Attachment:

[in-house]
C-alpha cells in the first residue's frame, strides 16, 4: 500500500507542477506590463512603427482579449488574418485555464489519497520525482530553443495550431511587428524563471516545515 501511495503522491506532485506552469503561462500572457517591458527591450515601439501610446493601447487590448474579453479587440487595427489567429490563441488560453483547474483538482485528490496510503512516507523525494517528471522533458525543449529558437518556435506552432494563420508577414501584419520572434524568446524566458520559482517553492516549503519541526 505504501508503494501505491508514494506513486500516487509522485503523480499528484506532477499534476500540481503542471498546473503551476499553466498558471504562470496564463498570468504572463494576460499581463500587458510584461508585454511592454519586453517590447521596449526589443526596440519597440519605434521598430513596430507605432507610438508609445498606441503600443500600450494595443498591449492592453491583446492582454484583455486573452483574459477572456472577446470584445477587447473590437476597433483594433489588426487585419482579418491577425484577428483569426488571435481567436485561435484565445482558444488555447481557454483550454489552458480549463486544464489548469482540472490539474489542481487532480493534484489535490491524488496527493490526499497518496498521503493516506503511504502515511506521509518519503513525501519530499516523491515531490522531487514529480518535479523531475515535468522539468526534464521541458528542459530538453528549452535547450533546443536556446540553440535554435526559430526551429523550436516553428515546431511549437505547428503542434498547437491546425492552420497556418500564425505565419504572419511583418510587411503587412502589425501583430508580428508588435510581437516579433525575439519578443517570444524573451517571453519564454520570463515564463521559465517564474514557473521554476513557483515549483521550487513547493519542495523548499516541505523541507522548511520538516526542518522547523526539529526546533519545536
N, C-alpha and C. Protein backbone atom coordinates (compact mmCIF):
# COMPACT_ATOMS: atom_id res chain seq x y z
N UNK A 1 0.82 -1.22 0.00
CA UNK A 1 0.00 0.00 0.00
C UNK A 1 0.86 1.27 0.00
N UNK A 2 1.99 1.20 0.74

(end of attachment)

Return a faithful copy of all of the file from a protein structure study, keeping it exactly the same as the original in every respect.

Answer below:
[in-house]
C-alpha cells in the first residue's frame, strides 16, 4: 500500500507542477506590463512603427482579449488574418485555464489519497520525482530553443495550431511587428524563471516545515 501511495503522491506532485506552469503561462500572457517591458527591450515601439501610446493601447487590448474579453479587440487595427489567429490563441488560453483547474483538482485528490496510503512516507523525494517528471522533458525543449529558437518556435506552432494563420508577414501584419520572434524568446524566458520559482517553492516549503519541526 505504501508503494501505491508514494506513486500516487509522485503523480499528484506532477499534476500540481503542471498546473503551476499553466498558471504562470496564463498570468504572463494576460499581463500587458510584461508585454511592454519586453517590447521596449526589443526596440519597440519605434521598430513596430507605432507610438508609445498606441503600443500600450494595443498591449492592453491583446492582454484583455486573452483574459477572456472577446470584445477587447473590437476597433483594433489588426487585419482579418491577425484577428483569426488571435481567436485561435484565445482558444488555447481557454483550454489552458480549463486544464489548469482540472490539474489542481487532480493534484489535490491524488496527493490526499497518496498521503493516506503511504502515511506521509518519503513525501519530499516523491515531490522531487514529480518535479523531475515535468522539468526534464521541458528542459530538453528549452535547450533546443536556446540553440535554435526559430526551429523550436516553428515546431511549437505547428503542434498547437491546425492552420497556418500564425505565419504572419511583418510587411503587412502589425501583430508580428508588435510581437516579433525575439519578443517570444524573451517571453519564454520570463515564463521559465517564474514557473521554476513557483515549483521550487513547493519542495523548499516541505523541507522548511520538516526542518522547523526539529526546533519545536
N, C-alpha and C. Protein backbone atom coordinates (compact mmCIF):
# COMPACT_ATOMS: atom_id res chain seq x y z
N UNK A 1 0.82 -1.22 0.00
CA UNK A 1 0.00 0.00 0.00
C UNK A 1 0.86 1.27 0.00
N UNK A 2 1.99 1.20 0.74